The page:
Suddenly Doll ran from under his fingers, straight to the edge of the great, heaving flock, and knelt down, and put her arms around a huge snowy gander, burying her face in the rich down at the side of his snaky neck. Will was after her quick as her own shadow, and caught her up before the bird could turn to strike, frightened to the point of scolding her.

“He . . . he could pick your eyes out . . . they’re mean devils . . . they . . .” But his muttering died away futilely, for the gander was uttering soft croaks and bending its narrow head to rub her arm.

“Oh,” she cried, “he won’t hurt me. They looked so fat, and soft, and rounded I wanted to touch them.”

“Come touch them another way,” he said to her, a little gruff still from the incident, and they walked to a booth he had noticed that morning, with stools to sit on, and a turning spit that roasted the spicy, larded slices of breast meat while you watched it, and together they ate roast goose and drank a queer black brew called “coffee” that Will had never seen before, but Doll said some people were beginning to set great store by in London.

By the time they had finished off with a fruit tart, the geese had been herded into the fields, and everyone was off for the race course, so Will and Doll went too, their arms around each other’s waists, always learning a little more about each other. He was carrying her lute now, and she was wearing, about her pretty throat and falling into her bosom, the chain with the dangling spigots that had marked him as Lord of the Taps. They went by Piepowder Court where all disputes of the Fair were heard and settled, and by an old church pulpit with the paint peeling off, where Parson Aystorpe from St. Peter’s was preaching a sermon to those who would listen, and Will found out by asking that there was always a minister appointed to bring God’s Word to those at the Fair who wanted it, few though they might be. Mr. Aystorpe had a bald head and looked jolly—as if he could chew down his share of roast goose and spell Will off with the tapsters, should need arise.

After the races, the thick, bluish dusk was falling, and no moon coming out, and they were hungry again, so he took her back through the straggling crowd to the best inn he could find, and there they sat at a little table in a dark, wainscoted corner, with one smoky candle lit in the sconce over them, and a white table cloth, and silver, and they ate goose livers baked with apples and sherry, and drank spiced wine served with honey cake.

By and by, when it was quite dark outside, he leaned back, and lit his pipe, and looked across the table at her. And she looked straight back at him. One thing he liked. She hadn’t pretended and told a fine story. She hadn’t said she came to the Goose Fair in Nottingham because it was a likely place for a singing girl to get coins flung in her kerchief this time of year. She’d come here to be with him, and she’d said so—in her song she’d said so. He watched her through the smoky air of the inn. This day would end—it must end—all days did. But he didn’t want it to—he wanted to catch it and hold to it forever. Wasn’t there a place in the Bible where the sun stood still? Truth would know, if he were here. And then he smiled as he tried to imagine Truth, Harvard-bred and godly, sitting in a tavern with Doll Trasper who’d grown up amongst harlots and player folk. Her father had been a merry andrew and her mother an Irish gypsy, she said, and she was born backstage at the Cockpit theatre during a raid by Cromwell’s soldiers, who’d carried her father off to prison for a common rogue. Her childhood under the Commonwealth had been a time of lean bellies and frequent alarms for all actors and entertainers, and once when those evil days had flung them into the London street, Milady, the fallen court beauty who sold lodgings and other conveniences on London Bridge, had taken them in. There her mother had died. From there her father had been carted away again, to die of disease and bad food in the Old Bailey. And Milady’s girls had petted her and decked her with ribbons, sometimes slapped and cursed her, and taught her the sharp ways of the street. How different his life had been, among the green trees and bare salt marshes of Piscataqua, growing in the shadow of John’s strength, nourished by Joan’s sweetness and love.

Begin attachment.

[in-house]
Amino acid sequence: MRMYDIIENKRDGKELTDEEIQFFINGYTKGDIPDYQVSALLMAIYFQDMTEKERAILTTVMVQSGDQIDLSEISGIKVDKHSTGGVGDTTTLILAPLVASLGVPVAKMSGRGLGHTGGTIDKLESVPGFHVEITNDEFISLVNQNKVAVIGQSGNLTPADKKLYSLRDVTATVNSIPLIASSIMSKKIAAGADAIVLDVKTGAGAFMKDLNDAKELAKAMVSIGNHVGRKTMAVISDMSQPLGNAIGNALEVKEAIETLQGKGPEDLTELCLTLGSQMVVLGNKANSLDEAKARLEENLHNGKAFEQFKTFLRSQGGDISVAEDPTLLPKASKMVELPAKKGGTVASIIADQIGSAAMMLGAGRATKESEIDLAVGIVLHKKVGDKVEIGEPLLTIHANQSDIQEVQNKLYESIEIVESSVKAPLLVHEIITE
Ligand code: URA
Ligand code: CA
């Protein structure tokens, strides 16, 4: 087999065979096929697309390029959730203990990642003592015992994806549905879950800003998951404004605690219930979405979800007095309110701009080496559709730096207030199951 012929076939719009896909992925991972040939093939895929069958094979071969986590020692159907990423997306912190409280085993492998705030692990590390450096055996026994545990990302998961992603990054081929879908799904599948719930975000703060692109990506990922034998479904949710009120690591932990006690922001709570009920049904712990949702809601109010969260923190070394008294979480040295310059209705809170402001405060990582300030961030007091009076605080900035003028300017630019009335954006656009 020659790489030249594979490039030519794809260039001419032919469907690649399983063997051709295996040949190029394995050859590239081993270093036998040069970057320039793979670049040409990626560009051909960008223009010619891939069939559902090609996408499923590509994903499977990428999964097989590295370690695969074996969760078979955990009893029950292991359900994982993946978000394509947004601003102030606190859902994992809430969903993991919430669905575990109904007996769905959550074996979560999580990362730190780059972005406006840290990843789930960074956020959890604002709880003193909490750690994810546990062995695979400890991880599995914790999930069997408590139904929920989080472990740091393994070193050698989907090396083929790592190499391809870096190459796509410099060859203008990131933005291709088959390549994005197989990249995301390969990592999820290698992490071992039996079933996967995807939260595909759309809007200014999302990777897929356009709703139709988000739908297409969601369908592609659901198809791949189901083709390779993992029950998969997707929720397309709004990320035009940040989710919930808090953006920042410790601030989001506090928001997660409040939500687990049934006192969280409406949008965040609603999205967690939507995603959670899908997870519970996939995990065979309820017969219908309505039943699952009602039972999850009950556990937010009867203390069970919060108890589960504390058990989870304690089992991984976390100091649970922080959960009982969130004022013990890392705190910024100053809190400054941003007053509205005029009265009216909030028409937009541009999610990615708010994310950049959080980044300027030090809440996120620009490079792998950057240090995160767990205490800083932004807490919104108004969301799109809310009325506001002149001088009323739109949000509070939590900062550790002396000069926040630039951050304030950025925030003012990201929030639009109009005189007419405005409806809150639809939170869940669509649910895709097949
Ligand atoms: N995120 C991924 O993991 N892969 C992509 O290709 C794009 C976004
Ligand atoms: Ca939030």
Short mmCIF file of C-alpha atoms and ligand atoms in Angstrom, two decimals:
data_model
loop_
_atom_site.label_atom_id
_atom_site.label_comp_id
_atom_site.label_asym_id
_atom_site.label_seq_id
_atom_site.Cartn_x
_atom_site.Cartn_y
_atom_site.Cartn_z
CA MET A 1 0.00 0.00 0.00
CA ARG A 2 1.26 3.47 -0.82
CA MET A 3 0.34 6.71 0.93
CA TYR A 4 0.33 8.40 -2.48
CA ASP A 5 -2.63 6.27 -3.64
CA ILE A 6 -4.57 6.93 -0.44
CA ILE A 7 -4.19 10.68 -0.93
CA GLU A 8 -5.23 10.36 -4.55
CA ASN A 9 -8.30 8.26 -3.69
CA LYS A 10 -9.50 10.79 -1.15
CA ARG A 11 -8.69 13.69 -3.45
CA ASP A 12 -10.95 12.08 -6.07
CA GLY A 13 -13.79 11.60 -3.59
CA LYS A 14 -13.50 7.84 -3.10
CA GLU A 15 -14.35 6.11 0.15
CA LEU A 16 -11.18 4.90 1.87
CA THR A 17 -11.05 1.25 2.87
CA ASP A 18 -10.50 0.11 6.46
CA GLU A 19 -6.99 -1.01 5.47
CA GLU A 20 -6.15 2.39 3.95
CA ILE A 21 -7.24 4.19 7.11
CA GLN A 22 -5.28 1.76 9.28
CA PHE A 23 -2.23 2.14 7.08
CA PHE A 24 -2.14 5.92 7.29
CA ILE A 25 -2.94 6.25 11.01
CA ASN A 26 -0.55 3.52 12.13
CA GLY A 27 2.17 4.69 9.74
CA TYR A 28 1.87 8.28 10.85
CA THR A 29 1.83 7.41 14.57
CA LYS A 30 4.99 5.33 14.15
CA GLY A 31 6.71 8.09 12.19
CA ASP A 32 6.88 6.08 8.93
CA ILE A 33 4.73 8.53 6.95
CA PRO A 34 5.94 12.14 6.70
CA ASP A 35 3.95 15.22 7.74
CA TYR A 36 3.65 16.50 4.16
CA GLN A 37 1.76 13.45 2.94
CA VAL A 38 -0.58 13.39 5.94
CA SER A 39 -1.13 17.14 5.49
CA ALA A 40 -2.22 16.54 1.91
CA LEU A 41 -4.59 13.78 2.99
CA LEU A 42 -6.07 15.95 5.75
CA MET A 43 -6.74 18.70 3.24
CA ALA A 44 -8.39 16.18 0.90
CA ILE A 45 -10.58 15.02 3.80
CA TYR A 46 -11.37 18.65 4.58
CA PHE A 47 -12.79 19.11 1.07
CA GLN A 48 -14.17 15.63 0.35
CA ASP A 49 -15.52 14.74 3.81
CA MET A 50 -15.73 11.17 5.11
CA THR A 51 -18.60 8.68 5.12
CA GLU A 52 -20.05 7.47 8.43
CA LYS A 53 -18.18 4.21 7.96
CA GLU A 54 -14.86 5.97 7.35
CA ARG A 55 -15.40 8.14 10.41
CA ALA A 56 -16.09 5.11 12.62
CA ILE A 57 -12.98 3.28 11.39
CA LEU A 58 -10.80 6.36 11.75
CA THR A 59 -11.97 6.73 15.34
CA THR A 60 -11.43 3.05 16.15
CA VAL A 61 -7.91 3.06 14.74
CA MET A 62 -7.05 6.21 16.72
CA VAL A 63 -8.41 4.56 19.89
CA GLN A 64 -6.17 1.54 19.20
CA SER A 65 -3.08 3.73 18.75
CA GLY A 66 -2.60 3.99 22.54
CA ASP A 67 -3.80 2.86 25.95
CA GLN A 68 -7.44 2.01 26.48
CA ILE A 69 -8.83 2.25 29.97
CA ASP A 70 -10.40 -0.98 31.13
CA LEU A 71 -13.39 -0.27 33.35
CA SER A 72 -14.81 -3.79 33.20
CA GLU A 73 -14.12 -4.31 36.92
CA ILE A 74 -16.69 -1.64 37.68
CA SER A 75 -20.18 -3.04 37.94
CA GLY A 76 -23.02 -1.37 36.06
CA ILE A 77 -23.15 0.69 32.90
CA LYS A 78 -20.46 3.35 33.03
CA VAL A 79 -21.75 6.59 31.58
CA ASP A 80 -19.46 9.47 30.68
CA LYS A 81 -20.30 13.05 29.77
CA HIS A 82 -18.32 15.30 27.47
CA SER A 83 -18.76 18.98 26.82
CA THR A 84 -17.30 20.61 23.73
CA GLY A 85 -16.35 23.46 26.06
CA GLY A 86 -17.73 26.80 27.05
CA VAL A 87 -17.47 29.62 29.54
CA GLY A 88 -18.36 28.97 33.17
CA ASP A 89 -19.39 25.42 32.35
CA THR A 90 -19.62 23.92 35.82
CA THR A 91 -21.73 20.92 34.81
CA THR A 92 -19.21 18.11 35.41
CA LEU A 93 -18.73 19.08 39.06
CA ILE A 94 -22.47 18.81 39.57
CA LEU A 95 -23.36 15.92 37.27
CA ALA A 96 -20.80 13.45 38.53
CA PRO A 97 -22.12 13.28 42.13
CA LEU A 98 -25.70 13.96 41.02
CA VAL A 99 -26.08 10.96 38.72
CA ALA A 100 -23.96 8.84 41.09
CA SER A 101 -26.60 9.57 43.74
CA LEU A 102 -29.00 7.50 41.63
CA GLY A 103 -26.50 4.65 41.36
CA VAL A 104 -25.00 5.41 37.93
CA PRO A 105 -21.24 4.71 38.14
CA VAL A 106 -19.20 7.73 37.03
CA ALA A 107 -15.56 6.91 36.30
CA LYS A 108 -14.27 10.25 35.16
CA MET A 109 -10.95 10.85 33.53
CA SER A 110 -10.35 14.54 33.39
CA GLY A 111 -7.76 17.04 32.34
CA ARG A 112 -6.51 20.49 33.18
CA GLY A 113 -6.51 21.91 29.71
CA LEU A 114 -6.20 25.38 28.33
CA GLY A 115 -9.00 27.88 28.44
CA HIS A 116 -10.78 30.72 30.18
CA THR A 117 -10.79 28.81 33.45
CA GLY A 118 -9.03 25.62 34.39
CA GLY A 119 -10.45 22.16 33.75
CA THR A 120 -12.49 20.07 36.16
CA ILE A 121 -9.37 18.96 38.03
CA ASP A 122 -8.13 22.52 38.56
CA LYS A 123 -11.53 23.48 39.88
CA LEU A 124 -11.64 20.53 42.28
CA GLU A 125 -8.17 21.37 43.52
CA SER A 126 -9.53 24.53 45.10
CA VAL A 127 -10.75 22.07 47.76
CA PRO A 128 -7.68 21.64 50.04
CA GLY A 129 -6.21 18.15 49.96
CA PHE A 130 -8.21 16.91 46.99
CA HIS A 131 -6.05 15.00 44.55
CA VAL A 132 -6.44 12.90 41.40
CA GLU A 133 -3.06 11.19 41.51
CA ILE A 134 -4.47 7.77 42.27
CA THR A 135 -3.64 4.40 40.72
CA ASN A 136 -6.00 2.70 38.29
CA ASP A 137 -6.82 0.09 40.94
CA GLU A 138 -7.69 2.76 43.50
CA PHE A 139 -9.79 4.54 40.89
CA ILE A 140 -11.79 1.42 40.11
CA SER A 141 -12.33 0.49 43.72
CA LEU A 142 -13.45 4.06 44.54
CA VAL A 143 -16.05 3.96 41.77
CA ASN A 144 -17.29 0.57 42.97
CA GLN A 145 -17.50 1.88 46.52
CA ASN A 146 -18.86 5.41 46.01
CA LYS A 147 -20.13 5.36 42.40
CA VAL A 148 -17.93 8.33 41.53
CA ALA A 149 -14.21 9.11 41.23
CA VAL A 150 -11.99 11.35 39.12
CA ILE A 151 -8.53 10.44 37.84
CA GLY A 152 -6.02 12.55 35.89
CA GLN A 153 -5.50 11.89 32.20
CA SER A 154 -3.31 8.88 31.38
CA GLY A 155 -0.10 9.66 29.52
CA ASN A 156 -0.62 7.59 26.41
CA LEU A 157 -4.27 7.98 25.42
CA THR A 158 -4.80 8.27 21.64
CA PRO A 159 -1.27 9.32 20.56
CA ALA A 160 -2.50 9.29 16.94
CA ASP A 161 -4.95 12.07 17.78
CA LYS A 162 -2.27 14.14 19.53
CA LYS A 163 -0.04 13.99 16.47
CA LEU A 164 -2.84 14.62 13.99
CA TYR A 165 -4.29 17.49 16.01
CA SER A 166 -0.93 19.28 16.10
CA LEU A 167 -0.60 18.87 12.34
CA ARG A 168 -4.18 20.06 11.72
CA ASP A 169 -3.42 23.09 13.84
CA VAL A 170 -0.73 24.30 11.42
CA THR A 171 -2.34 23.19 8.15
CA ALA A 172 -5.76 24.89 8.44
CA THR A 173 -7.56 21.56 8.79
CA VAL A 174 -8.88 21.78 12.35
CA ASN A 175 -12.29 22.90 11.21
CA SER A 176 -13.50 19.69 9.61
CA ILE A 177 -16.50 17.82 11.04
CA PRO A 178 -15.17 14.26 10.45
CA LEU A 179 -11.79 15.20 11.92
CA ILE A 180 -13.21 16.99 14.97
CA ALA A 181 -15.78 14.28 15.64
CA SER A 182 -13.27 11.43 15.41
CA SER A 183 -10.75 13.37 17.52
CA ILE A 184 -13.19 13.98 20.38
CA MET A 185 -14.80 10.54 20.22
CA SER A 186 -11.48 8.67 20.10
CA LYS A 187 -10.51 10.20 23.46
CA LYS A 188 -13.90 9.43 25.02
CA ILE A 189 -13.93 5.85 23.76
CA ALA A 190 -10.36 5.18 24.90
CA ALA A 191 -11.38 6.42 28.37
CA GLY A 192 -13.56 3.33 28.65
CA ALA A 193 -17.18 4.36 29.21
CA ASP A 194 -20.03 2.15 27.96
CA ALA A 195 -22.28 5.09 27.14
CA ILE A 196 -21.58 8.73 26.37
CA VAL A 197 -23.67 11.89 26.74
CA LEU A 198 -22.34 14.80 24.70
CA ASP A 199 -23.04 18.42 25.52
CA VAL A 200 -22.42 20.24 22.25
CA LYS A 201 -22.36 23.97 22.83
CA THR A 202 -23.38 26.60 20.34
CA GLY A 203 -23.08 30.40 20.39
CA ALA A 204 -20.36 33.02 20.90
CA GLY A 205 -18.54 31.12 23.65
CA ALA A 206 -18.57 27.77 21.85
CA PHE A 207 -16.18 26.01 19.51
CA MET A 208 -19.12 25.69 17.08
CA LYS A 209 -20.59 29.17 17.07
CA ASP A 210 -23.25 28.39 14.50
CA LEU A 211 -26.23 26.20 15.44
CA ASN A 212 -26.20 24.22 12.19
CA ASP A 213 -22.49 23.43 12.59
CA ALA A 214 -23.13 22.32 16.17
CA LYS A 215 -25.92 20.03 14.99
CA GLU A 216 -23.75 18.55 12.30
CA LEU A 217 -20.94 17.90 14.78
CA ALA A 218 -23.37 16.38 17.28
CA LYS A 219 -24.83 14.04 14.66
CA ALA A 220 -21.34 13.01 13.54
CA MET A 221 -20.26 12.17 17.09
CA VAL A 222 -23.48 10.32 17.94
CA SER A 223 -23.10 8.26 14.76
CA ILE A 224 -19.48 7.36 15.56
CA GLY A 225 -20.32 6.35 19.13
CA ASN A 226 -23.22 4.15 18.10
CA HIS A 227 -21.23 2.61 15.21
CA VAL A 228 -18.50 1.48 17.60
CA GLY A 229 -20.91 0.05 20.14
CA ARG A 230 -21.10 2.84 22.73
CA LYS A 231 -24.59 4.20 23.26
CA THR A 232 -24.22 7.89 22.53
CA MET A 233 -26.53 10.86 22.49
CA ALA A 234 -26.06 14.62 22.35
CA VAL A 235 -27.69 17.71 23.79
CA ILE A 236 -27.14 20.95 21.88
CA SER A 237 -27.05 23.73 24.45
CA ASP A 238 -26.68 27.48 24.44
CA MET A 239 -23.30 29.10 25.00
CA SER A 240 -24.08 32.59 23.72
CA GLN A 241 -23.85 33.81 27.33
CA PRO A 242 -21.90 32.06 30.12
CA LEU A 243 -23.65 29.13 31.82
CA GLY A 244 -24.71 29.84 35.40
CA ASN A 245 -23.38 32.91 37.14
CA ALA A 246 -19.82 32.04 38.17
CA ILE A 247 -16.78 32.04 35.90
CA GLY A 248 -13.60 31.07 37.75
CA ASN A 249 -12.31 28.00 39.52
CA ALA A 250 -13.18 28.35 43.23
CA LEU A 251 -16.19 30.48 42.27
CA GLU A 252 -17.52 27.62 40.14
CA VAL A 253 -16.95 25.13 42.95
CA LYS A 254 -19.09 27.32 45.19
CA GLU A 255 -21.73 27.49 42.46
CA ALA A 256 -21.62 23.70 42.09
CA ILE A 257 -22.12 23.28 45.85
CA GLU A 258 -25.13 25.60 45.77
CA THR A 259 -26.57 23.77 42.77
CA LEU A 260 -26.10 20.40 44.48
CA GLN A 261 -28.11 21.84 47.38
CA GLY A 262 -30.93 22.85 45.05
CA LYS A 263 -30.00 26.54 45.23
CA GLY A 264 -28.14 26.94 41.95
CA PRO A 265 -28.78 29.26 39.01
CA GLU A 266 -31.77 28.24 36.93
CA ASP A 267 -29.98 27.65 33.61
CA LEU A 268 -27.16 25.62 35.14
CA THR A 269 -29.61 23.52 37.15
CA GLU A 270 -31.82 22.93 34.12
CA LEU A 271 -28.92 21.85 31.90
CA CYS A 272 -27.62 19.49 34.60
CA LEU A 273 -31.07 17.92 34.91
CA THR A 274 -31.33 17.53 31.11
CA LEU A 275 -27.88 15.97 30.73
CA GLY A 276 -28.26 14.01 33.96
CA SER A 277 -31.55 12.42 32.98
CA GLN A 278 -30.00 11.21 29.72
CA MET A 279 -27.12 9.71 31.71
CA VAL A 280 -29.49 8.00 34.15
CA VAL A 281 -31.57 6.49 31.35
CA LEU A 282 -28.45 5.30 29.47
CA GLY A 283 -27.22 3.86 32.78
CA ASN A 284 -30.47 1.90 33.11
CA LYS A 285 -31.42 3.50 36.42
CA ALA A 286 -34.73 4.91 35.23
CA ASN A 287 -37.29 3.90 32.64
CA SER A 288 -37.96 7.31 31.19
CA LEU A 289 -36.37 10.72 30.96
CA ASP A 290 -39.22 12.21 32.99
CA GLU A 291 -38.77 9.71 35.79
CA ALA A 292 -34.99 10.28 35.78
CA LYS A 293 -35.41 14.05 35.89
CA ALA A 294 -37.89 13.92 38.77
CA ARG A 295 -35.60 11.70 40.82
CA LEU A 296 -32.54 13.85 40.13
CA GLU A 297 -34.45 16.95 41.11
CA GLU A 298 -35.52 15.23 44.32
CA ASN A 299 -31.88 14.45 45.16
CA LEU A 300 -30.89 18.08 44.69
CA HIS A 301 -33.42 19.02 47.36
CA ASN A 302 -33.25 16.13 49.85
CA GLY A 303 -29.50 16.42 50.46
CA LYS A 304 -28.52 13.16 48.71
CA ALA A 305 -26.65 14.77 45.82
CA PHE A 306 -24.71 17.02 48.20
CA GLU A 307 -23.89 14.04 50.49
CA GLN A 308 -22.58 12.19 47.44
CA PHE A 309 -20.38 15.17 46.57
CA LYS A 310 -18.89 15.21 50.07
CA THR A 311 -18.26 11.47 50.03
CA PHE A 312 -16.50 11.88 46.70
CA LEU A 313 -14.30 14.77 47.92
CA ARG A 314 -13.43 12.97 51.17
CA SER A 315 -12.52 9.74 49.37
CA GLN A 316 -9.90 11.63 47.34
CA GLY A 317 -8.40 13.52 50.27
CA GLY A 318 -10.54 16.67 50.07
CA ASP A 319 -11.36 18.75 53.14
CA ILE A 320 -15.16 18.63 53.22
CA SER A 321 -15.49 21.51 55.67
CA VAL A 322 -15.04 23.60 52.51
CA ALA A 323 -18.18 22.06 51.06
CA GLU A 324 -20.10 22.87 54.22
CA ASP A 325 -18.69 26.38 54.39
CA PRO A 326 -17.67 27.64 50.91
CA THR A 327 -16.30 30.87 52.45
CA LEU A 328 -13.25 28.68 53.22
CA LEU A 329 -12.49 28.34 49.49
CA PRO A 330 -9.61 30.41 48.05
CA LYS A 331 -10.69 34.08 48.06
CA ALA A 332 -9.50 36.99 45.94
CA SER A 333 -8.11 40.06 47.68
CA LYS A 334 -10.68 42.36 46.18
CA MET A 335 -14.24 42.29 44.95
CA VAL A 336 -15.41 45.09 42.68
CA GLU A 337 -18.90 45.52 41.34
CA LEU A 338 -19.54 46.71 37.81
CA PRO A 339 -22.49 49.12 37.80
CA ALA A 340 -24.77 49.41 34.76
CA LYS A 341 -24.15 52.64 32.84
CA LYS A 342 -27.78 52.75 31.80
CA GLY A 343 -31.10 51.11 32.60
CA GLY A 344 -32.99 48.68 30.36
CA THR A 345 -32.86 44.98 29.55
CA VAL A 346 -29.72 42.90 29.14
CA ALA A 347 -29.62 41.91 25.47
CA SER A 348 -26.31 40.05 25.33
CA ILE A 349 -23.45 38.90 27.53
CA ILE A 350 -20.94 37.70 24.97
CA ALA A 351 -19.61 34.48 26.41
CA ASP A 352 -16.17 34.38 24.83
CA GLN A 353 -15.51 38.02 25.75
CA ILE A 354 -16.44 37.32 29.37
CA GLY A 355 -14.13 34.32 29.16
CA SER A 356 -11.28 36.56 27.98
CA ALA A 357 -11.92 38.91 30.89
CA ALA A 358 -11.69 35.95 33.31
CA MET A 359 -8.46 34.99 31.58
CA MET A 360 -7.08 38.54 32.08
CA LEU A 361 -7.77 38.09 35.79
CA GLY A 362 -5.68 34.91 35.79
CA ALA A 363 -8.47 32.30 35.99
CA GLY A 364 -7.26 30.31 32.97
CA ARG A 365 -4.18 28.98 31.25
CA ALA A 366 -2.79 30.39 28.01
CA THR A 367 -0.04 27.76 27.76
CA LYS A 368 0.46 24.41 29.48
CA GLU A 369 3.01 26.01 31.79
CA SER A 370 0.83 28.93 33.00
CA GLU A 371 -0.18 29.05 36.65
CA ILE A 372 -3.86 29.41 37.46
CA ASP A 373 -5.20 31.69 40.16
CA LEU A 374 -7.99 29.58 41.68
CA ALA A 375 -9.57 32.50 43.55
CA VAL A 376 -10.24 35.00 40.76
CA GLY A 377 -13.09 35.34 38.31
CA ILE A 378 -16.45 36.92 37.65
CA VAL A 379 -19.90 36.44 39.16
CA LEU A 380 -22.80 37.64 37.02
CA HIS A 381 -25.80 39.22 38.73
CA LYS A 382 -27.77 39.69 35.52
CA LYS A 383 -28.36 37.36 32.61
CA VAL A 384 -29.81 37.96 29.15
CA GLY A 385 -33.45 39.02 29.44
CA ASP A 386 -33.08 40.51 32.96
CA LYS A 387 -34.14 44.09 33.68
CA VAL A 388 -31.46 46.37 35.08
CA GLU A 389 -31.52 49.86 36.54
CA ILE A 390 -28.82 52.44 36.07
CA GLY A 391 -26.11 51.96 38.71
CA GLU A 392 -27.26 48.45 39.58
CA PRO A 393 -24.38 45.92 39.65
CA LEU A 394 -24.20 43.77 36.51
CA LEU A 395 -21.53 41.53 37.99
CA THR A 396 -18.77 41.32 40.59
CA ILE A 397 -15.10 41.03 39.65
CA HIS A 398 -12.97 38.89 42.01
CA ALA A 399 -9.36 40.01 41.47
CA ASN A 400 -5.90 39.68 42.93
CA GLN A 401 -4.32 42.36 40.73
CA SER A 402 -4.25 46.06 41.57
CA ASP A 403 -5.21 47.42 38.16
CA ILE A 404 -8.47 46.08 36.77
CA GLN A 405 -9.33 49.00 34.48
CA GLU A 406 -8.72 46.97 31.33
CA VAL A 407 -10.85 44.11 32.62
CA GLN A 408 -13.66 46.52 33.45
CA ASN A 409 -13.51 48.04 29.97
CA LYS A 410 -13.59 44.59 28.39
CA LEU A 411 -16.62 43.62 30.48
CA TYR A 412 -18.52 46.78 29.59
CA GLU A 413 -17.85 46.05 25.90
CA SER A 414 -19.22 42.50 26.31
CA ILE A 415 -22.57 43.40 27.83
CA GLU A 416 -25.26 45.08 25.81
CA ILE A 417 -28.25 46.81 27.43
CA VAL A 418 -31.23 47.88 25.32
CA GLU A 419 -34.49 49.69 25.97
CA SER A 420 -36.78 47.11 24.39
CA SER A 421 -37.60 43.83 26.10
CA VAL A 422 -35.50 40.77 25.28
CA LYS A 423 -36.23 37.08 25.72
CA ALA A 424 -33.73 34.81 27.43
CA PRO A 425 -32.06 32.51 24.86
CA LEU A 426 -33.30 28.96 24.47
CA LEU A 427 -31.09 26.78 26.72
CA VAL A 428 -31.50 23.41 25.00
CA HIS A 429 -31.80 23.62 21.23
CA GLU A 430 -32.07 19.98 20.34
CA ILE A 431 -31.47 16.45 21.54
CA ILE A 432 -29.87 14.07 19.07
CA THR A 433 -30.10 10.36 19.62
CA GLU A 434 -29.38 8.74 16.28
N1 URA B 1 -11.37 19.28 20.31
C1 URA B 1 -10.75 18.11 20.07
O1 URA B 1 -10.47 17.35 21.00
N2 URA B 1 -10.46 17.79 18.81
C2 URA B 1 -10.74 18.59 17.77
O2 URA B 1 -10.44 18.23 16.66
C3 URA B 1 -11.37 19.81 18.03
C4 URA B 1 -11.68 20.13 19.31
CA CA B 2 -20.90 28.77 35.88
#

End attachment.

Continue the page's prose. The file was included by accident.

“Do you want any more wine or cake?” he asked her.

“No. No more, Will Scarlock.” She slipped out of her chair and stood up. “Are you going back to your Old Thorny now?”

He stood up too, looking at her thoughtfully. “Would you . . . like to come with me . . . there?” he asked her.

“Is it all yours, and there is no one who will care? No godly women?”

“Oh, no! There’s Gilly and Bet who keep the kitchen—but they’ll make you as welcome as I will. My house has no mistress—yet. If you mind the walk I can probably hire a horse.”

“Oh, I’ll not mind it. Let’s go now.”